The discovery of a male Mongolian Finch well inland in Dalarna county, Sweden, on 25 October 2020 raised eyebrows among the European birding community. At first glance, surely this was such an unlikely vagrant and, given its inland locality – coincidently just 30 km from where a Meadow Bunting in apparently poor condition had been seen two weeks previously – most probably an escape from captivity?
Mongolian Finch is a partly migratory species that undertakes short to medium-distance dispersals. It breeds from extreme eastern Turkey, Armenia and Nakhchivan (Azerbaijan) eastwards through Central Asia to north-east China. Its seasonal movements are usually altitudinal in nature, although it has been recorded as a vagrant as far south as Kuwait, Bahrain and Saudi Arabia. Autumn movements occur between late September and late November.
The only previous European record of Mongolian Finch involved a first-winter male on Malta, which was discovered in bizarre circumstances. Video footage of the bird taken in 2014, imprisoned in a cage, emerged some years after the event; it later became apparent that the unfortunate finch had been held in captivity for around 18 months before its death (Fenech & Ebels, 2018). Further investigative work revealed that it had been caught by bird trappers in the north-west of Malta on 15 November 2013 and concluded that the story – and therefore the bird – was legitimate.
But then, in late October 2020, the saga gained more traction. Attention was drawn to photos of a 'Trumpeter Finch', taken in Møre og Romsdal county, western Norway, on 19 October 2018 by Helge Gyldenås, which saw it quickly reidentified as another male Mongolian Finch – extraordinarily, this locality is just 490 km ENE of Unst, Shetland. Features such as the pinkish face and ivory-coloured bill quickly ruled out the more expected species.
Male Mongolian Finch, Åndalsnes, Norway, 19 October 2018 (Helge Gyldenås).
All of a sudden, it seemed a pattern was beginning to emerge. Mongolian Finch, a species apparently unknown in the caged bird trade in Europe, had shown up three times in late autumn in the space of eight years. This prompted examination of further historical autumn records of Trumpeter Finch from northern Europe. A black-and-white photo of a Trumpeter, taken at Põõsaspea, Estonia, on 2 October 1997, was initially thought to be another likely candidate for Monoglian Finch, but has transpired to be a Trumpeter after all, now that the colour slides have been properly assessed.
The vast majority (14) of British records of Trumpeter Finch have occurred in May and June, with single records in August and September the only exceptions. One on Alderney, Channel Islands, from 29 October-1 November 1973 immediately draws attention, but the description (including "bill thick and heavy, pinkish-red" and "pinkish-red face mask, like that of a Goldfinch") clearly fits Trumpeter better than Mongolian. Additionally, the description of a bird in Essex in September 1985 explicitly refers to the nasal, metallic call of a Trumpeter Finch.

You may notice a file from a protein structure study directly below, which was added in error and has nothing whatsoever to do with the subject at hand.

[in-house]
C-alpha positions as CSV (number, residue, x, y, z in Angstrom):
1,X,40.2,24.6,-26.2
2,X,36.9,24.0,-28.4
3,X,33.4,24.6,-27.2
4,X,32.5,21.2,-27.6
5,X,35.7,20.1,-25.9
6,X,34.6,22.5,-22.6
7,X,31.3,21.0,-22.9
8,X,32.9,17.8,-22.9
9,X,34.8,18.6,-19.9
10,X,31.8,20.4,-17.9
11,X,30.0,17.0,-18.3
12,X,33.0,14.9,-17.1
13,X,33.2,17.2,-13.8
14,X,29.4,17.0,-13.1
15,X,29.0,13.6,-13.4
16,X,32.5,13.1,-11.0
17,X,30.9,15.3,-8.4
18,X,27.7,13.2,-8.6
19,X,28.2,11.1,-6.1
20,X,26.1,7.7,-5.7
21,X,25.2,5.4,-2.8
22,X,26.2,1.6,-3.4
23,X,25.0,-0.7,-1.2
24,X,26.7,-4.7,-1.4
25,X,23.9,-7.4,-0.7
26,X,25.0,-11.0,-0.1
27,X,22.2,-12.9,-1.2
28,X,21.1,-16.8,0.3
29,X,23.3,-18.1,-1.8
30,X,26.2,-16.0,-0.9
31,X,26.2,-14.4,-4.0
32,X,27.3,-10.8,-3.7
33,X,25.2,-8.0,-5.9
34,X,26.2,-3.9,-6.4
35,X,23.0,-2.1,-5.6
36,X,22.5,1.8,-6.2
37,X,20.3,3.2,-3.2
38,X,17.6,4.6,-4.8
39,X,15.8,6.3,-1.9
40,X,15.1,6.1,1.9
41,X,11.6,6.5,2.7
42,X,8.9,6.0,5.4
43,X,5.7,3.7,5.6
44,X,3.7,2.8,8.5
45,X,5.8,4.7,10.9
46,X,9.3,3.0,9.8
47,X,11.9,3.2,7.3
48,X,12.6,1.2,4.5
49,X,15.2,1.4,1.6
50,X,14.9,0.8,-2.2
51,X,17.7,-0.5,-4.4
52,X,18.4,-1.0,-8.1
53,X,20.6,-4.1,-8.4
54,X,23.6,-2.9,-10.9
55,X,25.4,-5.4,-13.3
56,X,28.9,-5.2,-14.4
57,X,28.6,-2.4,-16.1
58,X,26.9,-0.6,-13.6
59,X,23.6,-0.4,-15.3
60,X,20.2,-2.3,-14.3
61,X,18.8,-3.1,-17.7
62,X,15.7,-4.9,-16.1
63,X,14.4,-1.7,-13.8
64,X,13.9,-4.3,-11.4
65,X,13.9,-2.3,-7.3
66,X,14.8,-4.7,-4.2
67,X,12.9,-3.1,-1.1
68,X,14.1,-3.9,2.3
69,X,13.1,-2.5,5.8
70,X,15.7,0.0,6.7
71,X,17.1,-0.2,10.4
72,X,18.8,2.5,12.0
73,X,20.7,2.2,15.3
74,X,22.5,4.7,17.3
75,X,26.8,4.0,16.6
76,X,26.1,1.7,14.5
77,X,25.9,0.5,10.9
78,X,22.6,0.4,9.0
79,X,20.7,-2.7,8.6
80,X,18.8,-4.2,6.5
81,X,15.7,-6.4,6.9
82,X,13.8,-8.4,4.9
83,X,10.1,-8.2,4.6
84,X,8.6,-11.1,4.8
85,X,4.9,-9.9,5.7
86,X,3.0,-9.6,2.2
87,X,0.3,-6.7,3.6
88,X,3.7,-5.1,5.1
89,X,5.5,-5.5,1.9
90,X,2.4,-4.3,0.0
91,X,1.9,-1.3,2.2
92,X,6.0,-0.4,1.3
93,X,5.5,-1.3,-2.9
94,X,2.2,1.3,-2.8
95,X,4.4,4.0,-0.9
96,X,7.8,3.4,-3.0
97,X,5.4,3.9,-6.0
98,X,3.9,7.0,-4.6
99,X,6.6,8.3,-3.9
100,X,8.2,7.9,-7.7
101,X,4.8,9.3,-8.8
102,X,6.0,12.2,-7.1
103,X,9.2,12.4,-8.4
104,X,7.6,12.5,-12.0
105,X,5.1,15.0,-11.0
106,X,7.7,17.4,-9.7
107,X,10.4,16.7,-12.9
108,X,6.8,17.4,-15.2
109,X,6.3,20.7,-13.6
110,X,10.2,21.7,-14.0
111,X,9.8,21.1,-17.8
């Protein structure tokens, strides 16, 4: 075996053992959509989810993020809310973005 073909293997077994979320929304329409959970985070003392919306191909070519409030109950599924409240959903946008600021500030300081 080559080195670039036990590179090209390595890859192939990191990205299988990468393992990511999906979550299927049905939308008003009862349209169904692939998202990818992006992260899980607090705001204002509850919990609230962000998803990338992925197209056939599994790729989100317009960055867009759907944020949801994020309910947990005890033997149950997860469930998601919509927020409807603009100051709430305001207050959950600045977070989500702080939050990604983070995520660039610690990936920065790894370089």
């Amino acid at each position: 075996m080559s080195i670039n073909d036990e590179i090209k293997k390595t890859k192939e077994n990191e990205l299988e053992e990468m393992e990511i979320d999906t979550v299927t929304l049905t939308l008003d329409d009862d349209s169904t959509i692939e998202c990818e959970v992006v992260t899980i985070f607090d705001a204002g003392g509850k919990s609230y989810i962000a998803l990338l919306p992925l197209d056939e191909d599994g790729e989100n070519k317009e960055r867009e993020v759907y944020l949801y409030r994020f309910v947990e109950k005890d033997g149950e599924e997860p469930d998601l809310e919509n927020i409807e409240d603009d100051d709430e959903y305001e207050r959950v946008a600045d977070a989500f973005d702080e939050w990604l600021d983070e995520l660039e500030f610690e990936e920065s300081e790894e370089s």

Male Mongolian Finch, Nakhchivan, Azerbaijan, May 2015. This species maintains a toehold as a Western Palearctic breeder, being found in easternmost Turkey and parts of Armenia, as well as Nakhchivan (Josh Jones).
Prior to October 2020, few would have seriously considered Mongolian Finch as a plausible vagrant to Europe. However, perceptions can and do change very quickly in the contemporary ornithological world – look at the remarkably rapid transition of Short-tailed Shearwater's status in the Western Palearctic (WP) from unrecorded possibility to established visitor in the space of a few weeks in summer 2020. There is little doubt that birders' horizons are being broadened as to what is possible when it comes to vagrancy. Improvements in both communication (especially social media) and documentation through the rise digital photography are having a profound impact on this.
The sudden arrival of Mongolian Finch on the scene as a potential vagrant also opens up the possibility of what other species might be feasible from a similar range. The obvious example for many British birders is Desert Finch, an individual of which famously appeared at Dungeness, Kent, on 30-31 October 2001. However, the picture is more complicated with that species for, unlike Mongolian Finch, it is (was) kept widely in captivity in Europe. Nonetheless, the BOU's official statement on Desert Finch, which included "there is little evidence for vagrancy of the species to Western Europe beyond its natural breeding range from the Middle East", could easily have applied to Mongolian Finch just a few weeks ago. It is a reminder that knowledge and understanding of birds continues to advance and, in conjunction, national records committees must evolve their positions and acceptance criteria with regard to such species.
For now, though, no further retrospective records of Mongolian Finch have come to light, but no doubt all future records of Bucanetes finches in Europe – and especially those in autumn – will be carefully scrutinised.
Fenech, N, & Ebels, E. 2018. Mongolian Finch captured in Malta in November 2013. Dutch Birding 40(1): 38-40.
Sharrock, J T R, & Grant, P J. 1982. Birds new to Britain and Ireland. T & A D Poyser, Hertfordshire.